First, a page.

Fourth, functional TAA-specific CD8+ T cells of HCC patients cannot readily be expanded in vitro. Indeed, we could not detect peptide-specific production of IFN-γ after antigen-specific culture of CD8+ T cells with epitopes derived from MAGE-A1 and NY-ESO-1. These results are in line with previous studies showing that CD8+ T-cell lines specific for either AFP or GPC-3 fail to produce IFN-γ.[7, 8] However, when we used tetramers representing epitopes derived from MAGE-A1 and NY-ESO-1 to detect TAA-specific CD8+ T cells independent of their functionality, we were able to find those cells in more than 50% of HCC patients. The presence of tetramer-binding TAA-specific CD8+ T cells after in vitro expansion, but not ex vivo (data not shown), indicates proliferation of a very low frequency precursor population. Thus, cytokine production rather than proliferation may be defective in HCC-specific CD8+ T cells. This is consistent with other studies reporting dysfunctional TAA-specific CD8+ T cells.[8, 9, 12] It is also a particularly important observation given that the induction of TAA-specific IFN-γ production by T cells has been proposed as a major determinant of success in therapeutic tumor vaccine trials targeting other malignancies. Furthermore, we found a limited expression of cytotoxic mediators by the expanded TAA-specific CD8+ T cells. While FasL was produced, expression of perforin or granzyme B was often not detectable. Indeed, a reduced ex vivo expression of perforin and granzyme B among CD8+ TIL in HCC patients has been described. However, in contrast to HCV-specific CD8+ T cells that also lack expression of perforin ex vivo, TAA-specific CD8+ T cells were mostly incapable of up-regulating perforin after antigen-specific expansion.
Several mechanisms may explain this dysfunctional phenotype of TAA-specific CD8+ T cells. First, the immunosuppressive tumor microenvironment may be responsible, for example, by the production of immunoregulatory cytokines or by the local action of inhibitory receptors such as PD-1, as described recently in a mouse model.[22, 23] This is in line with our observation of significantly reduced magnitudes of TAA-specific CD8+ T-cell responses at the tumor site compared to the periphery. Furthermore, we detected heterogeneous expression of the inhibitory receptors PD-1 and Tim-3 on antigen-specifically expanded TAA-specific CD8+ T cells and effects of PD-L1 blockade on individual cell lines that were in one case even sufficient to restore the production of IFN-γ. Second, TAA-specific T-cell receptors (TCRs) may have very low affinities for peptide-HLA complexes relative to virus-specific TCRs.[24, 25] Consequently, physiological stimulation of TAA-specific CD8+ T cells with the cognate peptide may deliver a signal that is too weak to restore functionality. This may also explain why IFN-γ production was preserved after antigen-independent expansion, which relies on direct crosslinking of CD3ζ rather than TCR engagement. Third, a lack of CD4+ T cell help and the action of Treg may also contribute to the observed functional defects.[18, 26] Indeed, the important role of Treg in the immunobiology of HCC is suggested by the enrichment of these cells in HCC patients, a negative association with patient survival, and the unmasking of AFP-specific CD4+ T-cell responses after in vivo depletion of Treg in HCC patients.[18, 27] Of note, we also observed Treg enrichment in tumor and liver tissue in HCC patients. In addition, the depletion of Treg prior to antigen-specific stimulation increased the proliferation of TAA-specific CD8+ T cells in 60% of cases. However, these expanded TAA-specific CD8+ T cells still failed to produce IFN-γ, suggesting that different or additional mechanisms beyond Treg-mediated effects may contribute to the lack of cytokine production observed in our study and that addressing single pathways contributing to T-cell failure may be insufficient to restore CD8+ T-cell functionality.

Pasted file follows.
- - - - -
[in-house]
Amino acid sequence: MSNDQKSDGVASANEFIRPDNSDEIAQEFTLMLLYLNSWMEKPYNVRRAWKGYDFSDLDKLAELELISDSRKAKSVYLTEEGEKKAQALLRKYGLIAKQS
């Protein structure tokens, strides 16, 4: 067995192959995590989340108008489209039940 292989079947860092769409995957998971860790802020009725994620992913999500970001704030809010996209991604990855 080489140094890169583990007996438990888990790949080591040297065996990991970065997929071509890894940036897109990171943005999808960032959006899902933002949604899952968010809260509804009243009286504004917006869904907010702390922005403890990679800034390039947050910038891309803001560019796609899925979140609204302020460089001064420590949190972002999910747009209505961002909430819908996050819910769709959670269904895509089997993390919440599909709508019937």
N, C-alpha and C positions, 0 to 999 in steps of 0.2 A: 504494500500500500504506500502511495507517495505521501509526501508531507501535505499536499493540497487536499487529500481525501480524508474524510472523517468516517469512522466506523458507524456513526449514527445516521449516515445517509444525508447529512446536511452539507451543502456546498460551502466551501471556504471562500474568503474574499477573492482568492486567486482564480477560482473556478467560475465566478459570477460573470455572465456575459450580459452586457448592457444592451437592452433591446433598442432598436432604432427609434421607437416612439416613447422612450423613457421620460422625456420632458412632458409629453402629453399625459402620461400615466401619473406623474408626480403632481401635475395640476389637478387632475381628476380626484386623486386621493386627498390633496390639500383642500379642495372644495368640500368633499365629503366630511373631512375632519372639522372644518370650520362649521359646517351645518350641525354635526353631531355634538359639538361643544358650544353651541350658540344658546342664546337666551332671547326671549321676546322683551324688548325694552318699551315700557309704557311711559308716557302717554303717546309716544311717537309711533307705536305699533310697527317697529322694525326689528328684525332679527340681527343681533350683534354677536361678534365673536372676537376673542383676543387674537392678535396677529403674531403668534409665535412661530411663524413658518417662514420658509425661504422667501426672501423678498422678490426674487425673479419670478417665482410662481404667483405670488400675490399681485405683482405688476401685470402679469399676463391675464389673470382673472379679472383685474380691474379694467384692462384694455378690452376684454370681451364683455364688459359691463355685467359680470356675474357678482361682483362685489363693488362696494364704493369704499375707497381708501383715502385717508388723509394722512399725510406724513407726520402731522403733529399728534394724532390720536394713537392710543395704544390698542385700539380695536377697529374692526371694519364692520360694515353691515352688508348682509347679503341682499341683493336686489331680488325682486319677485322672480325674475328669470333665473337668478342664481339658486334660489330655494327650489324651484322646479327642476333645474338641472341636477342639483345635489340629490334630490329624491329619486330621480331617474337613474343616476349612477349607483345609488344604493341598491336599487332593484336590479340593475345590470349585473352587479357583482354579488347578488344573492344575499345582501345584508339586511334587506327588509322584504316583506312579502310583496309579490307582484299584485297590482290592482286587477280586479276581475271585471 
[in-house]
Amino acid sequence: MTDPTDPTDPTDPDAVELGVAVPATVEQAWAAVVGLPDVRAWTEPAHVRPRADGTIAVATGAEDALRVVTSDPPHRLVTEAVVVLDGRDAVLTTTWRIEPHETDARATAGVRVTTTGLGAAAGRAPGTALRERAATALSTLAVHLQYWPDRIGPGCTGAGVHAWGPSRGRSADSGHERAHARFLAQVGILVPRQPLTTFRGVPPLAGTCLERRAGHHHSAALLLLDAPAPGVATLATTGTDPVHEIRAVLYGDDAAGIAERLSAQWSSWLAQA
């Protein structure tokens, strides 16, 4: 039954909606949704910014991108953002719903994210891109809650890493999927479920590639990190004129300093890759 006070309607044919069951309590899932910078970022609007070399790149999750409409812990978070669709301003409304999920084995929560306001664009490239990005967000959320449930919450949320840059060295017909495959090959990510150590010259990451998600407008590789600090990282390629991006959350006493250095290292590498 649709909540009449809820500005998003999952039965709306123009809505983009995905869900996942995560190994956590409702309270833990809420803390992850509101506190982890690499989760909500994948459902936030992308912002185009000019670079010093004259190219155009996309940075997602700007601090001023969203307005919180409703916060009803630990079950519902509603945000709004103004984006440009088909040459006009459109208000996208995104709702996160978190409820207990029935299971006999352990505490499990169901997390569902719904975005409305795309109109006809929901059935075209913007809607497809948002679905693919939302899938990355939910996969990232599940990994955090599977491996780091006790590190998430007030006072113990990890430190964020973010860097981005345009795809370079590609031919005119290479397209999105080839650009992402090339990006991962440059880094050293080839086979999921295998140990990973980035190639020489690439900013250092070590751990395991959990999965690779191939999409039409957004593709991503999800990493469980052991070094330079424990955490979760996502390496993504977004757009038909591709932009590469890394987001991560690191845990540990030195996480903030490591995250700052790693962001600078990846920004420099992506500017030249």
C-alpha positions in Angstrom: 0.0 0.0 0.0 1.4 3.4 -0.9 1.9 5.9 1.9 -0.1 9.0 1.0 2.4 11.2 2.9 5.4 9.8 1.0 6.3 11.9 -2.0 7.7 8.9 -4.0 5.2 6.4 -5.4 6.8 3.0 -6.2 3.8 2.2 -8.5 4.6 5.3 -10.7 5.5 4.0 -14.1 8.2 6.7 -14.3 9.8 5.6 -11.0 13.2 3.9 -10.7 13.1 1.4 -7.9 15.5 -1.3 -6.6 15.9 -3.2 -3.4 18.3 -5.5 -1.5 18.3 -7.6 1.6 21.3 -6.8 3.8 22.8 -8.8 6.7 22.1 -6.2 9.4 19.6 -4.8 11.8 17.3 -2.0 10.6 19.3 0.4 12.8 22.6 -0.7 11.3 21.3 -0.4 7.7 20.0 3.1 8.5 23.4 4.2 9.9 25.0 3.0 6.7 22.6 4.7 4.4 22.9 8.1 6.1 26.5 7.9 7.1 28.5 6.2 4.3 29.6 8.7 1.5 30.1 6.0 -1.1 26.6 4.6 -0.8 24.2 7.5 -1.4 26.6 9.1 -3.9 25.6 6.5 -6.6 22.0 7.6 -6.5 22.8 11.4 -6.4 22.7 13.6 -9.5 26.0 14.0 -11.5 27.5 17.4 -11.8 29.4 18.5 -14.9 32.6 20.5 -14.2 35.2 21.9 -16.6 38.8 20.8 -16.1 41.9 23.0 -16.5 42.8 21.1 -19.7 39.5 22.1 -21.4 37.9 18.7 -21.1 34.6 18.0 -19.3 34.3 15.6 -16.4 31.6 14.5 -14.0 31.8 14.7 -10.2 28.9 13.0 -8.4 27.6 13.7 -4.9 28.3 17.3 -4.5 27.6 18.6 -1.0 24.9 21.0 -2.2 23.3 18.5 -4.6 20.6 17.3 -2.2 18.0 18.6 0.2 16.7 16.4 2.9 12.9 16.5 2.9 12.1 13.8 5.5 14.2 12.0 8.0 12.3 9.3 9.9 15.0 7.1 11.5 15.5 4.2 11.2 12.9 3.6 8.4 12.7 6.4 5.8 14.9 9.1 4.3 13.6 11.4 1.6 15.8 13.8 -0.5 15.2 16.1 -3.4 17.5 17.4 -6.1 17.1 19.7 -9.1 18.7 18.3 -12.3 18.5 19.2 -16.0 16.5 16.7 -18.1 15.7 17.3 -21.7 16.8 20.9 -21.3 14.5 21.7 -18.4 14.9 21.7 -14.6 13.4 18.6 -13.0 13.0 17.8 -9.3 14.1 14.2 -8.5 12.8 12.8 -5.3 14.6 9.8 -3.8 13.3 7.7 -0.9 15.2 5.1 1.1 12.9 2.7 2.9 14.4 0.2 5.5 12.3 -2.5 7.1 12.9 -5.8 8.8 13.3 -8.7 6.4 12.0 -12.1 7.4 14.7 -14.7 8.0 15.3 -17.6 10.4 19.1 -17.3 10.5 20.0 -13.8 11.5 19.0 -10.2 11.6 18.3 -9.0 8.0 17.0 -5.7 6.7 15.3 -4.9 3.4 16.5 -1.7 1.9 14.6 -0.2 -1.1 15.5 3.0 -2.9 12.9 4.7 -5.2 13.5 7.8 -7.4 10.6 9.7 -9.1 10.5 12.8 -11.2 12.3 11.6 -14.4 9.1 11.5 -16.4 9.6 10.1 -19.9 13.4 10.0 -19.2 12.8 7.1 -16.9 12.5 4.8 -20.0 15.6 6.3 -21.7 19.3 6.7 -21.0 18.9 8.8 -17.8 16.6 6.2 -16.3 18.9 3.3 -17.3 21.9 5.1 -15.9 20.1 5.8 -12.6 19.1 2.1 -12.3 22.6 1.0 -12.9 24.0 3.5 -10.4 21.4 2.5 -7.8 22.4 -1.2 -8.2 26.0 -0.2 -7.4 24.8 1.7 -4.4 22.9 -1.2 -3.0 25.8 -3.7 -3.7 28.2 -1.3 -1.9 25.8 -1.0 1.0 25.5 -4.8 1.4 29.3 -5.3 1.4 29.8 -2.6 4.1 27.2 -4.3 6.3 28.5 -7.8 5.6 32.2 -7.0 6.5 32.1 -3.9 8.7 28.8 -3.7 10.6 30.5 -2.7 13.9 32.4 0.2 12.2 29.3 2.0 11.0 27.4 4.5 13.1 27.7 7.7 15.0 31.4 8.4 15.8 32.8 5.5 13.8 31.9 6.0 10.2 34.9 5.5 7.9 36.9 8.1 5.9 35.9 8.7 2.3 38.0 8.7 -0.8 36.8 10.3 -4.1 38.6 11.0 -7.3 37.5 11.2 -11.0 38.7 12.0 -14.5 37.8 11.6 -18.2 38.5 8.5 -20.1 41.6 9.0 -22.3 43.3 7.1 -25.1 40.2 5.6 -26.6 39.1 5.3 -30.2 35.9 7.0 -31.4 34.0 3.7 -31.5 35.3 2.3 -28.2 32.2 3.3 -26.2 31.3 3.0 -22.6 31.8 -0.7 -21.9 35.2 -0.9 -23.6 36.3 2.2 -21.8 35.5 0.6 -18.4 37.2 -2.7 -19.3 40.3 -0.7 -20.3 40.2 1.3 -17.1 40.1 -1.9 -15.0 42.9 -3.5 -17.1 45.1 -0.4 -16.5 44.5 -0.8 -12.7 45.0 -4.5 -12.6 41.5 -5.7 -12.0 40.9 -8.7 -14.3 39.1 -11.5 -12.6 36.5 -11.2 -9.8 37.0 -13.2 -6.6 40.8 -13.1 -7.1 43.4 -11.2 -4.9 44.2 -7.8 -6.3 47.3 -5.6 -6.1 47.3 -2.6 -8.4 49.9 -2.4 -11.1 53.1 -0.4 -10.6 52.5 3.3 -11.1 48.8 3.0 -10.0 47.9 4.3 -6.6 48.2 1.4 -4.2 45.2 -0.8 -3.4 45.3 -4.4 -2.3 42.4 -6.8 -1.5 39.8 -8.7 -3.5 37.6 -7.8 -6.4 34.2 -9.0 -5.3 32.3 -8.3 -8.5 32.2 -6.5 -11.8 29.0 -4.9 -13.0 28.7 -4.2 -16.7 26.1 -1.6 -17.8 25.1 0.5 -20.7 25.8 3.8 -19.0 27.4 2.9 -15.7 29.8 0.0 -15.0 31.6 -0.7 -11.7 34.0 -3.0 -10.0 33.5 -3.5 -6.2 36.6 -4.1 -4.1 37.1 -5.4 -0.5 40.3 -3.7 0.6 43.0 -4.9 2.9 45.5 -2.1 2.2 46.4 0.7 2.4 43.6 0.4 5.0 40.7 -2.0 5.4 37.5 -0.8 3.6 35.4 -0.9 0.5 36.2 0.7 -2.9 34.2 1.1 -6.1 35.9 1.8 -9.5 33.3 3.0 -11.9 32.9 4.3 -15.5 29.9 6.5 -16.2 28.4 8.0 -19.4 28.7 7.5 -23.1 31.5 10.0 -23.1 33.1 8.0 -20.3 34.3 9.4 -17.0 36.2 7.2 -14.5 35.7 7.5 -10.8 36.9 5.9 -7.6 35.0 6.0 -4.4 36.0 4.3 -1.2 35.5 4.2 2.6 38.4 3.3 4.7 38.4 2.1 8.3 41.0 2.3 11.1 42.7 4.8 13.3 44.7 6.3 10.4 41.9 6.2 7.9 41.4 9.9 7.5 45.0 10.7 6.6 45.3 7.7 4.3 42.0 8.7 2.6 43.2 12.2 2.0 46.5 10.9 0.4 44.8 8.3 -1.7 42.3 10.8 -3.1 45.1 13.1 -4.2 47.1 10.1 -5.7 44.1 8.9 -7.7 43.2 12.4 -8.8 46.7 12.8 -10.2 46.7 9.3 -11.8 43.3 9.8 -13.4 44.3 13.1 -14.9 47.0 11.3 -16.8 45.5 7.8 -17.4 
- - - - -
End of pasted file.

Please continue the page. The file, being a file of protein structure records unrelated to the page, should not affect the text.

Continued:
In summary, we have shown that immunodominant TAA-specific CD8+ T-cell responses in HCC patients are spread across multiple antigens and associated with patient survival. However, the expansion of functional TAA-specific CD8+ T cells from patients with HCC is difficult due to functional impairments. A better understanding of the mechanisms that underlie this dysfunctionality is required to expedite the development of effective immunotherapies for HCC.
The authors thank all patients for participating in the study, Katja Nitschke and Julia Schmidt for revision of the article, and Melanie Frank for help with statistical analysis. Recombinant human IL-2 was kindly provided by the NIH AIDS reagent program. DAP is a Wellcome Trust Senior Investigator.